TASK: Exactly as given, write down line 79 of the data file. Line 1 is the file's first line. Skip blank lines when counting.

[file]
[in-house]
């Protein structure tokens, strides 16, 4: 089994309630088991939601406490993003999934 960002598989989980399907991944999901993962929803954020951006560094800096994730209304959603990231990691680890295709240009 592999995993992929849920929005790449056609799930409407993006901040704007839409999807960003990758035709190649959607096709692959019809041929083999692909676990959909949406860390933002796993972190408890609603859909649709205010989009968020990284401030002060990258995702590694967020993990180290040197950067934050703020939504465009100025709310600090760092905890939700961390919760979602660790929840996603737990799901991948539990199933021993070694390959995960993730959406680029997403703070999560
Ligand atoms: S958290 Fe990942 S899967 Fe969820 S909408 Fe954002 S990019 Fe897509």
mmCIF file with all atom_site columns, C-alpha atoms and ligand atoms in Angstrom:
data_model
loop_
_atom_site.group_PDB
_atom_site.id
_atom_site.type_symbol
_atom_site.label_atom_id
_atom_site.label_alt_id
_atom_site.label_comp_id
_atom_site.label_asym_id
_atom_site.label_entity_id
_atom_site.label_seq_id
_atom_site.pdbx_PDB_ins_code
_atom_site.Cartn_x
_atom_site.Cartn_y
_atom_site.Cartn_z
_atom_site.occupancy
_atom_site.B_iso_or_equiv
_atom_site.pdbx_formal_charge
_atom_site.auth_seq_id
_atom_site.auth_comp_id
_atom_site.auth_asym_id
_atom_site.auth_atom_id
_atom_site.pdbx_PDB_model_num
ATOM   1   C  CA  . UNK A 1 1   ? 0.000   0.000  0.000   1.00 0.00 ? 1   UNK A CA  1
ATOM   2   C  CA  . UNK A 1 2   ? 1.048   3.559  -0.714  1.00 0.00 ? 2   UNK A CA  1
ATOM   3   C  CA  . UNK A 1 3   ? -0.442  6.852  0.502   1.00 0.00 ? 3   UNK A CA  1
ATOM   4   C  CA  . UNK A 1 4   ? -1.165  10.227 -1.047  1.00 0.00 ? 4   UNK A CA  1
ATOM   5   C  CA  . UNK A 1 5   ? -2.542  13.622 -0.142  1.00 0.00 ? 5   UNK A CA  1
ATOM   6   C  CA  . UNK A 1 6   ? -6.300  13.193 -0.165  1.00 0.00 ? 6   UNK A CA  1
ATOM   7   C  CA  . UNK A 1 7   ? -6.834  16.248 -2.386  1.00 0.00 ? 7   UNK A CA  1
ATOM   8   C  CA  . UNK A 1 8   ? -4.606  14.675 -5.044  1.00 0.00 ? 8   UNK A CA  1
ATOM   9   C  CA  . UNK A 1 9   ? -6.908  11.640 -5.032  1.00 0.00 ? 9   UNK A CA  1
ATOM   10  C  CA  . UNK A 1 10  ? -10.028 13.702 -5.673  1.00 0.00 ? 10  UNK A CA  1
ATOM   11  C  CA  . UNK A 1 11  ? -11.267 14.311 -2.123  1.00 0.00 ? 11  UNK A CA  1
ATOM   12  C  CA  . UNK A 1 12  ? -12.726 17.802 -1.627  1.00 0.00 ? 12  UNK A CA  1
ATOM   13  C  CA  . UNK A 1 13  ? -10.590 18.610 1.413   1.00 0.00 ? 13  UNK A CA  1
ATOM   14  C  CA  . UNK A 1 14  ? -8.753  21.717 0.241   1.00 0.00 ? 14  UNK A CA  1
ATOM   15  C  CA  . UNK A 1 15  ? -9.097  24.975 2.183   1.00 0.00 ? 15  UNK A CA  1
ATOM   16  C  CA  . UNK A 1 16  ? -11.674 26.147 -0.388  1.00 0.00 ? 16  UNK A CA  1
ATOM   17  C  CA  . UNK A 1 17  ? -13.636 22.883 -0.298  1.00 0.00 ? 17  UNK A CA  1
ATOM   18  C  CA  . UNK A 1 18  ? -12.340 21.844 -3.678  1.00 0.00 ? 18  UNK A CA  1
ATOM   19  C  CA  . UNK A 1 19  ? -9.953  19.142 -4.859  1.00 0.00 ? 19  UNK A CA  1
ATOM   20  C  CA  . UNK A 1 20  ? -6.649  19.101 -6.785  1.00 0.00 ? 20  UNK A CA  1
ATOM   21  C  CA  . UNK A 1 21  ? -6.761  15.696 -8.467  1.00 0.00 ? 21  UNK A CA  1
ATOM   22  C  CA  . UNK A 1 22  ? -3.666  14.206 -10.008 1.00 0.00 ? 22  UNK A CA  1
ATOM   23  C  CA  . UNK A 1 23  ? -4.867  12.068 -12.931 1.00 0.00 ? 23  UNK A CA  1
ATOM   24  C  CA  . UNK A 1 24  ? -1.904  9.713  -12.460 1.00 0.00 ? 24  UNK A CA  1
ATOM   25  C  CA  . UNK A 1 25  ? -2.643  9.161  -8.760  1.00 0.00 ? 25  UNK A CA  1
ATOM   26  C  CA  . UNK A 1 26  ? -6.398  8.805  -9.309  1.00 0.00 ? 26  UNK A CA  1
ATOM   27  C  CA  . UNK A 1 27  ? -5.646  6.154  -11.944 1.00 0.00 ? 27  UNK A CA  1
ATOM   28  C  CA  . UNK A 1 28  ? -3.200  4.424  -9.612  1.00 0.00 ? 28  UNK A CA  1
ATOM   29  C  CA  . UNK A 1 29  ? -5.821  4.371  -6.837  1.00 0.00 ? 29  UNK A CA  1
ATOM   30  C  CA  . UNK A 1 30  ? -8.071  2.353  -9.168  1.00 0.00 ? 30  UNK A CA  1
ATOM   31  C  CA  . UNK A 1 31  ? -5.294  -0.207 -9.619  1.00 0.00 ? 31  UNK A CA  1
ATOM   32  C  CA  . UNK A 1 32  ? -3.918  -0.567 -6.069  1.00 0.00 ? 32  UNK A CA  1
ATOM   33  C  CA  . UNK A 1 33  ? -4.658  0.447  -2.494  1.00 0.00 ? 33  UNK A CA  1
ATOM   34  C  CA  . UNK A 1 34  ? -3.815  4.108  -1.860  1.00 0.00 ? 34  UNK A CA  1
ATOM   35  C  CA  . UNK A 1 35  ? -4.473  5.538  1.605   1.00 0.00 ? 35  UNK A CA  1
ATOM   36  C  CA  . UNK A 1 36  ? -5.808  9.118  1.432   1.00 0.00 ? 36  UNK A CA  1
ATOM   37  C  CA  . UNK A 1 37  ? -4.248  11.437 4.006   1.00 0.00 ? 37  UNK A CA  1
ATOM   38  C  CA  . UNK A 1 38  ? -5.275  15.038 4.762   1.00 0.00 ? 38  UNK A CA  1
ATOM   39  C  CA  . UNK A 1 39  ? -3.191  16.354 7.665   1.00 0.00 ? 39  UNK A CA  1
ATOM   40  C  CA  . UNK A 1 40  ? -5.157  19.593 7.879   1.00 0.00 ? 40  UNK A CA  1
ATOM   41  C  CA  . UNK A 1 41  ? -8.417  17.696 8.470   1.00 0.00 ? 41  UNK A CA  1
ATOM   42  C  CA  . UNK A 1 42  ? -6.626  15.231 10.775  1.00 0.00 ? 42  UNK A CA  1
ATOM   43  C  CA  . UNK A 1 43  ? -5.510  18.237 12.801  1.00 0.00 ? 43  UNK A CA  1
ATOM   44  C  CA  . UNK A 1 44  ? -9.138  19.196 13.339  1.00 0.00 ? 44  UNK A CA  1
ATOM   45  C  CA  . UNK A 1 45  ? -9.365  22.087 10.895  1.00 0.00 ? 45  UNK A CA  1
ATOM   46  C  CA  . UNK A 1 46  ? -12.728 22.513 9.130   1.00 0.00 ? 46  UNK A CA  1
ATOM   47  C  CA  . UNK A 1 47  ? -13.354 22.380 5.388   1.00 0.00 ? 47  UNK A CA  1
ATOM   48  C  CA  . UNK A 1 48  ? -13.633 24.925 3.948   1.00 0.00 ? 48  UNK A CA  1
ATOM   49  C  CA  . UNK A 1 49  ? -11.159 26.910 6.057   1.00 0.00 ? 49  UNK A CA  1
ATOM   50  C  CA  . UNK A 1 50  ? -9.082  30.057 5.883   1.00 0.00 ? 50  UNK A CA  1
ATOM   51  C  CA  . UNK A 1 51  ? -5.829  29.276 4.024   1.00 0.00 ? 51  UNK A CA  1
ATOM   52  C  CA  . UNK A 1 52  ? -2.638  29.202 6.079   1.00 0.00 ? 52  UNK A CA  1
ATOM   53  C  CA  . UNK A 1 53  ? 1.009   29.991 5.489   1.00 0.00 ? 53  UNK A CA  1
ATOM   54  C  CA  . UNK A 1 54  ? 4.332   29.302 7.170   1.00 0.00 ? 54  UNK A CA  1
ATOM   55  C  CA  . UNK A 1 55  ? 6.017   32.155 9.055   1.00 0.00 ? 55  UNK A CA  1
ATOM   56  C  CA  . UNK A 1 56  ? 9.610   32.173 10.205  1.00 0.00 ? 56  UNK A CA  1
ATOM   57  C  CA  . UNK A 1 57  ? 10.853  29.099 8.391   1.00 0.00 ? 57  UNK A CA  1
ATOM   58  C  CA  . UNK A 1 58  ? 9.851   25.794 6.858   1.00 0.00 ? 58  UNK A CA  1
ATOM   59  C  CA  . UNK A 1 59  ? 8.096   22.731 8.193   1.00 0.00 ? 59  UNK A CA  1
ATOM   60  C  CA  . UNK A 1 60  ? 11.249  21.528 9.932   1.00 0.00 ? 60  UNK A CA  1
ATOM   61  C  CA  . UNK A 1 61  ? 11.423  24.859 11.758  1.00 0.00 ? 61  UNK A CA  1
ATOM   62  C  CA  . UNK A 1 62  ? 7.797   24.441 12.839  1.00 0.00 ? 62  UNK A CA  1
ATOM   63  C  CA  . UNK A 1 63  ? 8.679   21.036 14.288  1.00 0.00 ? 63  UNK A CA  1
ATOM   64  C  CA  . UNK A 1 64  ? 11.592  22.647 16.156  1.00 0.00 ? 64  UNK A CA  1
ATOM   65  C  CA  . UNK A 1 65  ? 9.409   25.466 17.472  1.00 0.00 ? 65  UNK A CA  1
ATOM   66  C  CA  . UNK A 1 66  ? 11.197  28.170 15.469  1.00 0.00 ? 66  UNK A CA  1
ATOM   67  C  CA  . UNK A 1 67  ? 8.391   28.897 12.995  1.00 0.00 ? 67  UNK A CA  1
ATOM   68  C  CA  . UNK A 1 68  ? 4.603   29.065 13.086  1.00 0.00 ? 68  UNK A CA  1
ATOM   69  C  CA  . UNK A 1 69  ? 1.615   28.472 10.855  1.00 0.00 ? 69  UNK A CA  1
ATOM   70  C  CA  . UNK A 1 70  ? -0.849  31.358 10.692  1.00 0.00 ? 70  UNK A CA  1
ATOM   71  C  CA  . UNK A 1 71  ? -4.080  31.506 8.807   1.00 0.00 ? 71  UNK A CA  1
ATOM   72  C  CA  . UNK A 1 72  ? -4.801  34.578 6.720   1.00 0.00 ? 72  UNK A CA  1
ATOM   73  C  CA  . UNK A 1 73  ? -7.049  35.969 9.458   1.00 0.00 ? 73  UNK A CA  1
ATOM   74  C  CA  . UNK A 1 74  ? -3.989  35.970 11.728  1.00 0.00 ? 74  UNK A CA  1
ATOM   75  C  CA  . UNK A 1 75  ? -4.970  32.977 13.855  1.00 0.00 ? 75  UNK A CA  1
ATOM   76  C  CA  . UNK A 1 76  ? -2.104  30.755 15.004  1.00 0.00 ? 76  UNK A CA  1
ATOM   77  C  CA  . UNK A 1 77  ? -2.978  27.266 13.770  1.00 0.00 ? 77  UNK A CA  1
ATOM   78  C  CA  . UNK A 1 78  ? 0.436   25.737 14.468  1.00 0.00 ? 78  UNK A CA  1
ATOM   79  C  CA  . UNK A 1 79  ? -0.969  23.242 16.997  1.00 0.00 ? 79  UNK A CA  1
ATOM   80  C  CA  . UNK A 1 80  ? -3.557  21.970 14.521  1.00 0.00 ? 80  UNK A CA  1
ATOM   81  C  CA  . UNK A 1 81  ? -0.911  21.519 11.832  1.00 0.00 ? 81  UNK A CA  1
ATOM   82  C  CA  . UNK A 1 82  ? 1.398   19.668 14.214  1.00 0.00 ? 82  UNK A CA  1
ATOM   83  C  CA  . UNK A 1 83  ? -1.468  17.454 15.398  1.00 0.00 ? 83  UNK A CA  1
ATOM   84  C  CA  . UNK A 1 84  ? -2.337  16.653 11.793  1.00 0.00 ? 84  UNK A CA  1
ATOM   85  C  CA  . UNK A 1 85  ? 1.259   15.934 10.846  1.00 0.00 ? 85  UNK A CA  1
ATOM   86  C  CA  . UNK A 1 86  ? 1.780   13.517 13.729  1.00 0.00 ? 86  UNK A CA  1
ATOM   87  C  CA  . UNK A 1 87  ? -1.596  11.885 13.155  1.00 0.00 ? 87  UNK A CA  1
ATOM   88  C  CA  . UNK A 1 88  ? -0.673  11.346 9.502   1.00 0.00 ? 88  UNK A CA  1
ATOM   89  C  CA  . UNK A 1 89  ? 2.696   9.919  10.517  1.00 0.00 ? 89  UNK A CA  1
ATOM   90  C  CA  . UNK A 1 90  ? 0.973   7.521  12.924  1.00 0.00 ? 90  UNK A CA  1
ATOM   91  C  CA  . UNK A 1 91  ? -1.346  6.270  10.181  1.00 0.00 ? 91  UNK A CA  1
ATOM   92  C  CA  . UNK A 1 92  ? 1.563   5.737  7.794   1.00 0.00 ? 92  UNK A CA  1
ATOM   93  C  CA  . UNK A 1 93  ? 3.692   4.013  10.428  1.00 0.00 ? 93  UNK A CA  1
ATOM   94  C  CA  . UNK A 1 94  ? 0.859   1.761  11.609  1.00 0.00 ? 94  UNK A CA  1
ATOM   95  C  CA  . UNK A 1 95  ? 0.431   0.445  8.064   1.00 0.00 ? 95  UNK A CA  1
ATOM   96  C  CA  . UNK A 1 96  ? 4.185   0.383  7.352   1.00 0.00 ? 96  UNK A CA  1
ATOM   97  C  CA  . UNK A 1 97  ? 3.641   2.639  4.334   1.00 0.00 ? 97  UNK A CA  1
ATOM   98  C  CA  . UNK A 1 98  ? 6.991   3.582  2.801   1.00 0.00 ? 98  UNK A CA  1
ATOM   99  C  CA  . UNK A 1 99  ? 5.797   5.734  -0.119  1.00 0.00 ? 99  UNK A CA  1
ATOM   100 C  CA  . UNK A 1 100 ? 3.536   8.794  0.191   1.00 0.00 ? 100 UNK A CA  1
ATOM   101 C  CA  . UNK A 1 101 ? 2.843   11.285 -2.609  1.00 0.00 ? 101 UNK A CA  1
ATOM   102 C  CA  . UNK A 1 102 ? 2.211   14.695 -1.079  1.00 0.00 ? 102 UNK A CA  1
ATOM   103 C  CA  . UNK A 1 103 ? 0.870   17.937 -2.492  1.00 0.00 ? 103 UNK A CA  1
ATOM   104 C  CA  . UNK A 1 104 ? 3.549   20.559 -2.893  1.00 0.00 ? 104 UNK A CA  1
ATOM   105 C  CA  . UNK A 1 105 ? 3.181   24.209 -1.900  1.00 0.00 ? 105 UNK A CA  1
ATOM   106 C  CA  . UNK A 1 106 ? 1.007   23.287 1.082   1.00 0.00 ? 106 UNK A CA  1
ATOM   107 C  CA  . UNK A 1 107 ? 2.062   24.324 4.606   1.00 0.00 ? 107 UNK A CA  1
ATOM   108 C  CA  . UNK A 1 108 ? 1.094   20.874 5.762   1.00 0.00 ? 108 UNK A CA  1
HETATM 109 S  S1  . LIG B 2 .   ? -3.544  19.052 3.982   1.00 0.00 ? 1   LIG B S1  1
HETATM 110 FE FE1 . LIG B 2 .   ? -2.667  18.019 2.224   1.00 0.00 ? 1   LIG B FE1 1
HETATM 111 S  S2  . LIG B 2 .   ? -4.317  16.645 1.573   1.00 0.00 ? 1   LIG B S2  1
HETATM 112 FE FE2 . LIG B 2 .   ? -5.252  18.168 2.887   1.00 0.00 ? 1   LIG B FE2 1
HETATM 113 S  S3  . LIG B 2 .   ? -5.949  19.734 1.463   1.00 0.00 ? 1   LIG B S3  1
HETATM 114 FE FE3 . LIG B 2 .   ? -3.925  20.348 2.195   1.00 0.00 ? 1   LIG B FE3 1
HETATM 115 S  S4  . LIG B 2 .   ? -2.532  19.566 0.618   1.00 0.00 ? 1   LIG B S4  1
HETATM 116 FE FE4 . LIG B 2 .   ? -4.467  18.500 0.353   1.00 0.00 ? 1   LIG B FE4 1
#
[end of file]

ATOM   52  C  CA  . UNK A 1 52  ? -2.638  29.202 6.079   1.00 0.00 ? 52  UNK A CA  1